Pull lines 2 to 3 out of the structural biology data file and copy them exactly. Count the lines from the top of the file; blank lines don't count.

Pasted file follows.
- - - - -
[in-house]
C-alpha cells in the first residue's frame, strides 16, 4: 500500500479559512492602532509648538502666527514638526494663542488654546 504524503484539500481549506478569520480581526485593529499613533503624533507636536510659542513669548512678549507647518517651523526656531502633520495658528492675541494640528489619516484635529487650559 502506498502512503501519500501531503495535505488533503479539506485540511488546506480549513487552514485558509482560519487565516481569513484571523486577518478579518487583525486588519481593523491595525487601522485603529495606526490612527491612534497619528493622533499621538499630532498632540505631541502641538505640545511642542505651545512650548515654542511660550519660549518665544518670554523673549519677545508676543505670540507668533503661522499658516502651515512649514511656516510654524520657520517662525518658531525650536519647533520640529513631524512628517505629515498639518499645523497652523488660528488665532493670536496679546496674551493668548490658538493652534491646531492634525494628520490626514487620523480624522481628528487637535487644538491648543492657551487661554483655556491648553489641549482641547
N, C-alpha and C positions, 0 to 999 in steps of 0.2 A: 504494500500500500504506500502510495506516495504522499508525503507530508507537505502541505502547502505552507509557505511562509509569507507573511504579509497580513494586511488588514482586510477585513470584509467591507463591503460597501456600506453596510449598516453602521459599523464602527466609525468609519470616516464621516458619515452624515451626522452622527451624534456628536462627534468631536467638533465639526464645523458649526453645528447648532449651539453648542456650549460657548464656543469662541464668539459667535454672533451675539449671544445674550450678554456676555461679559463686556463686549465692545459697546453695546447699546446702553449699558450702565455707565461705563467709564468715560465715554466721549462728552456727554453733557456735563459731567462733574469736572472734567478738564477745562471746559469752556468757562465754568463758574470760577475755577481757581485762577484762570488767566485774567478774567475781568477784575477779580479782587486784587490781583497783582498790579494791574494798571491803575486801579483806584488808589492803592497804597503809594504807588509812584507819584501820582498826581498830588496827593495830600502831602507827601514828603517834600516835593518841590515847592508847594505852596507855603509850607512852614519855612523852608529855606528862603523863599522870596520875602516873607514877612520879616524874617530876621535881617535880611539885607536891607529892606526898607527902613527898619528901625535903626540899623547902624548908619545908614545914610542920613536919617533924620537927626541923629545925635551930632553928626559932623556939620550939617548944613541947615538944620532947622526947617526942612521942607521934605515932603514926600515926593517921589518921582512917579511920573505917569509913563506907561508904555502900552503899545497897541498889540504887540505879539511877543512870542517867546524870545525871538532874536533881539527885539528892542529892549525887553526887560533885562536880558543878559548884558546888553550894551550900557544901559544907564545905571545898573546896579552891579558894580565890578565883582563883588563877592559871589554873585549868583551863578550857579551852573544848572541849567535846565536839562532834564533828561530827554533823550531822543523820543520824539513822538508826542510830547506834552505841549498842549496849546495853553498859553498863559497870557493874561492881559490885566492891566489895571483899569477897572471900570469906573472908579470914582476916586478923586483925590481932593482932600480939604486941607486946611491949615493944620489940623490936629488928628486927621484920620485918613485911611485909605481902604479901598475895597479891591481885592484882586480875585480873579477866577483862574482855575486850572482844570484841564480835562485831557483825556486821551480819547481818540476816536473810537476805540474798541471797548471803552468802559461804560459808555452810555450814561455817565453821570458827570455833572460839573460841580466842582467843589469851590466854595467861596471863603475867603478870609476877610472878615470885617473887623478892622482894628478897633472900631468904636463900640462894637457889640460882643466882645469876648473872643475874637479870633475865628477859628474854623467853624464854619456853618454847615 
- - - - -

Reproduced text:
C-alpha cells in the first residue's frame, strides 16, 4: 500500500479559512492602532509648538502666527514638526494663542488654546 504524503484539500481549506478569520480581526485593529499613533503624533507636536510659542513669548512678549507647518517651523526656531502633520495658528492675541494640528489619516484635529487650559 502506498502512503501519500501531503495535505488533503479539506485540511488546506480549513487552514485558509482560519487565516481569513484571523486577518478579518487583525486588519481593523491595525487601522485603529495606526490612527491612534497619528493622533499621538499630532498632540505631541502641538505640545511642542505651545512650548515654542511660550519660549518665544518670554523673549519677545508676543505670540507668533503661522499658516502651515512649514511656516510654524520657520517662525518658531525650536519647533520640529513631524512628517505629515498639518499645523497652523488660528488665532493670536496679546496674551493668548490658538493652534491646531492634525494628520490626514487620523480624522481628528487637535487644538491648543492657551487661554483655556491648553489641549482641547
N, C-alpha and C positions, 0 to 999 in steps of 0.2 A: 504494500500500500504506500502510495506516495504522499508525503507530508507537505502541505502547502505552507509557505511562509509569507507573511504579509497580513494586511488588514482586510477585513470584509467591507463591503460597501456600506453596510449598516453602521459599523464602527466609525468609519470616516464621516458619515452624515451626522452622527451624534456628536462627534468631536467638533465639526464645523458649526453645528447648532449651539453648542456650549460657548464656543469662541464668539459667535454672533451675539449671544445674550450678554456676555461679559463686556463686549465692545459697546453695546447699546446702553449699558450702565455707565461705563467709564468715560465715554466721549462728552456727554453733557456735563459731567462733574469736572472734567478738564477745562471746559469752556468757562465754568463758574470760577475755577481757581485762577484762570488767566485774567478774567475781568477784575477779580479782587486784587490781583497783582498790579494791574494798571491803575486801579483806584488808589492803592497804597503809594504807588509812584507819584501820582498826581498830588496827593495830600502831602507827601514828603517834600516835593518841590515847592508847594505852596507855603509850607512852614519855612523852608529855606528862603523863599522870596520875602516873607514877612520879616524874617530876621535881617535880611539885607536891607529892606526898607527902613527898619528901625535903626540899623547902624548908619545908614545914610542920613536919617533924620537927626541923629545925635551930632553928626559932623556939620550939617548944613541947615538944620532947622526947617526942612521942607521934605515932603514926600515926593517921589518921582512917579511920573505917569509913563506907561508904555502900552503899545497897541498889540504887540505879539511877543512870542517867546524870545525871538532874536533881539527885539528892542529892549525887553526887560533885562536880558543878559548884558546888553550894551550900557544901559544907564545905571545898573546896579552891579558894580565890578565883582563883588563877592559871589554873585549868583551863578550857579551852573544848572541849567535846565536839562532834564533828561530827554533823550531822543523820543520824539513822538508826542510830547506834552505841549498842549496849546495853553498859553498863559497870557493874561492881559490885566492891566489895571483899569477897572471900570469906573472908579470914582476916586478923586483925590481932593482932600480939604486941607486946611491949615493944620489940623490936629488928628486927621484920620485918613485911611485909605481902604479901598475895597479891591481885592484882586480875585480873579477866577483862574482855575486850572482844570484841564480835562485831557483825556486821551480819547481818540476816536473810537476805540474798541471797548471803552468802559461804560459808555452810555450814561455817565453821570458827570455833572460839573460841580466842582467843589469851590466854595467861596471863603475867603478870609476877610472878615470885617473887623478892622482894628478897633472900631468904636463900640462894637457889640460882643466882645469876648473872643475874637479870633475865628477859628474854623467853624464854619456853618454847615 